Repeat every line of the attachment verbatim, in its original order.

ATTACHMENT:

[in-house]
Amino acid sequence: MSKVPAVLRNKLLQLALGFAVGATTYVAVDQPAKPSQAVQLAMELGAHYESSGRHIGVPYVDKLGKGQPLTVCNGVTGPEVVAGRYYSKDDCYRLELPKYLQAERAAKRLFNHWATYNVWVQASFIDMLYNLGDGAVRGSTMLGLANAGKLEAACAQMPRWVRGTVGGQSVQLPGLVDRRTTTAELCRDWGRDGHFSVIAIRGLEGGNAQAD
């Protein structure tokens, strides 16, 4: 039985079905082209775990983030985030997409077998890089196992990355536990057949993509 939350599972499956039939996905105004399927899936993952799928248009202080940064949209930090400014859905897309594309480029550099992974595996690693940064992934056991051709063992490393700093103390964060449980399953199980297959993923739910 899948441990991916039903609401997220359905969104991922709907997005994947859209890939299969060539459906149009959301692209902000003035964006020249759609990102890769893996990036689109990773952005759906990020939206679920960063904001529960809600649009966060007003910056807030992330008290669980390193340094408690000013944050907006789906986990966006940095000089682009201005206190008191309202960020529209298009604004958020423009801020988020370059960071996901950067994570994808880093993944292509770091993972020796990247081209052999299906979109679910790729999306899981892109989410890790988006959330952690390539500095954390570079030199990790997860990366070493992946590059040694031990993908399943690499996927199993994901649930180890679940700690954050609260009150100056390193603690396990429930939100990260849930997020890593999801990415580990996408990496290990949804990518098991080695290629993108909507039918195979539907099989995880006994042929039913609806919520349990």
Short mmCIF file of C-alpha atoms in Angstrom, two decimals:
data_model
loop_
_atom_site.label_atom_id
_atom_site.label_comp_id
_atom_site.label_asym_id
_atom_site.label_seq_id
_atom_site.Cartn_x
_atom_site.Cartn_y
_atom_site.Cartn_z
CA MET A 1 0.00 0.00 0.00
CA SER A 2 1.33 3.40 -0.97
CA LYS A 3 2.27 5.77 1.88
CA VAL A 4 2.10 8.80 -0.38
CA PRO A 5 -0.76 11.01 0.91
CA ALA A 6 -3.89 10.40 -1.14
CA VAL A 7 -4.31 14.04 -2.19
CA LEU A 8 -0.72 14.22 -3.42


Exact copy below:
[in-house]
Amino acid sequence: MSKVPAVLRNKLLQLALGFAVGATTYVAVDQPAKPSQAVQLAMELGAHYESSGRHIGVPYVDKLGKGQPLTVCNGVTGPEVVAGRYYSKDDCYRLELPKYLQAERAAKRLFNHWATYNVWVQASFIDMLYNLGDGAVRGSTMLGLANAGKLEAACAQMPRWVRGTVGGQSVQLPGLVDRRTTTAELCRDWGRDGHFSVIAIRGLEGGNAQAD
């Protein structure tokens, strides 16, 4: 039985079905082209775990983030985030997409077998890089196992990355536990057949993509 939350599972499956039939996905105004399927899936993952799928248009202080940064949209930090400014859905897309594309480029550099992974595996690693940064992934056991051709063992490393700093103390964060449980399953199980297959993923739910 899948441990991916039903609401997220359905969104991922709907997005994947859209890939299969060539459906149009959301692209902000003035964006020249759609990102890769893996990036689109990773952005759906990020939206679920960063904001529960809600649009966060007003910056807030992330008290669980390193340094408690000013944050907006789906986990966006940095000089682009201005206190008191309202960020529209298009604004958020423009801020988020370059960071996901950067994570994808880093993944292509770091993972020796990247081209052999299906979109679910790729999306899981892109989410890790988006959330952690390539500095954390570079030199990790997860990366070493992946590059040694031990993908399943690499996927199993994901649930180890679940700690954050609260009150100056390193603690396990429930939100990260849930997020890593999801990415580990996408990496290990949804990518098991080695290629993108909507039918195979539907099989995880006994042929039913609806919520349990």
Short mmCIF file of C-alpha atoms in Angstrom, two decimals:
data_model
loop_
_atom_site.label_atom_id
_atom_site.label_comp_id
_atom_site.label_asym_id
_atom_site.label_seq_id
_atom_site.Cartn_x
_atom_site.Cartn_y
_atom_site.Cartn_z
CA MET A 1 0.00 0.00 0.00
CA SER A 2 1.33 3.40 -0.97
CA LYS A 3 2.27 5.77 1.88
CA VAL A 4 2.10 8.80 -0.38
CA PRO A 5 -0.76 11.01 0.91
CA ALA A 6 -3.89 10.40 -1.14
CA VAL A 7 -4.31 14.04 -2.19
CA LEU A 8 -0.72 14.22 -3.42